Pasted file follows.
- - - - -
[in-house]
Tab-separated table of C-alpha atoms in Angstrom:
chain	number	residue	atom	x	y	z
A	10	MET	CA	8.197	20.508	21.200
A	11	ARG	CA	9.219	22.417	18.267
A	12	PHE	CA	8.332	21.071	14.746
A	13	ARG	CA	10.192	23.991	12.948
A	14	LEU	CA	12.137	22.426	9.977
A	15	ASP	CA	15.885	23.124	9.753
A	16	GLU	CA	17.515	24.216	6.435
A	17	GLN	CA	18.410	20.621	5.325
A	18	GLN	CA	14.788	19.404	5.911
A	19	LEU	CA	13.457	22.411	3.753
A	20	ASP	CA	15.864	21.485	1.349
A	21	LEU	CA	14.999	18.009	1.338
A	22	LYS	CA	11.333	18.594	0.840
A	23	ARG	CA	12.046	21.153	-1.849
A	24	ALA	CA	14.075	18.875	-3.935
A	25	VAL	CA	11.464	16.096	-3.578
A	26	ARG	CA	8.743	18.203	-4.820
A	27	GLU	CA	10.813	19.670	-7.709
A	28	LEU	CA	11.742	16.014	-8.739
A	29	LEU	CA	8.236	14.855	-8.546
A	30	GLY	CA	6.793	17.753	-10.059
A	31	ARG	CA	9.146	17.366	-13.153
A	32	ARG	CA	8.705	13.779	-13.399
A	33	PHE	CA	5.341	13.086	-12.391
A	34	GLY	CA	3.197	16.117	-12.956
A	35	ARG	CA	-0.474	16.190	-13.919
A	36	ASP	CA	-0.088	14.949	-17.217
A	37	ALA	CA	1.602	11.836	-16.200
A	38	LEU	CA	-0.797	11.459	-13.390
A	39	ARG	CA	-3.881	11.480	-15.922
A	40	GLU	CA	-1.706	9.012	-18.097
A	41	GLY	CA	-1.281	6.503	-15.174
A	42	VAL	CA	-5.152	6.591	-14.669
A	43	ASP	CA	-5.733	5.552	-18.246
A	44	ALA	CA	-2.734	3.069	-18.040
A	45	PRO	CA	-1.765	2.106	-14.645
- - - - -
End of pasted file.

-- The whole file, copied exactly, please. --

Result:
[in-house]
Tab-separated table of C-alpha atoms in Angstrom:
chain	number	residue	atom	x	y	z
A	10	MET	CA	8.197	20.508	21.200
A	11	ARG	CA	9.219	22.417	18.267
A	12	PHE	CA	8.332	21.071	14.746
A	13	ARG	CA	10.192	23.991	12.948
A	14	LEU	CA	12.137	22.426	9.977
A	15	ASP	CA	15.885	23.124	9.753
A	16	GLU	CA	17.515	24.216	6.435
A	17	GLN	CA	18.410	20.621	5.325
A	18	GLN	CA	14.788	19.404	5.911
A	19	LEU	CA	13.457	22.411	3.753
A	20	ASP	CA	15.864	21.485	1.349
A	21	LEU	CA	14.999	18.009	1.338
A	22	LYS	CA	11.333	18.594	0.840
A	23	ARG	CA	12.046	21.153	-1.849
A	24	ALA	CA	14.075	18.875	-3.935
A	25	VAL	CA	11.464	16.096	-3.578
A	26	ARG	CA	8.743	18.203	-4.820
A	27	GLU	CA	10.813	19.670	-7.709
A	28	LEU	CA	11.742	16.014	-8.739
A	29	LEU	CA	8.236	14.855	-8.546
A	30	GLY	CA	6.793	17.753	-10.059
A	31	ARG	CA	9.146	17.366	-13.153
A	32	ARG	CA	8.705	13.779	-13.399
A	33	PHE	CA	5.341	13.086	-12.391
A	34	GLY	CA	3.197	16.117	-12.956
A	35	ARG	CA	-0.474	16.190	-13.919
A	36	ASP	CA	-0.088	14.949	-17.217
A	37	ALA	CA	1.602	11.836	-16.200
A	38	LEU	CA	-0.797	11.459	-13.390
A	39	ARG	CA	-3.881	11.480	-15.922
A	40	GLU	CA	-1.706	9.012	-18.097
A	41	GLY	CA	-1.281	6.503	-15.174
A	42	VAL	CA	-5.152	6.591	-14.669
A	43	ASP	CA	-5.733	5.552	-18.246
A	44	ALA	CA	-2.734	3.069	-18.040
A	45	PRO	CA	-1.765	2.106	-14.645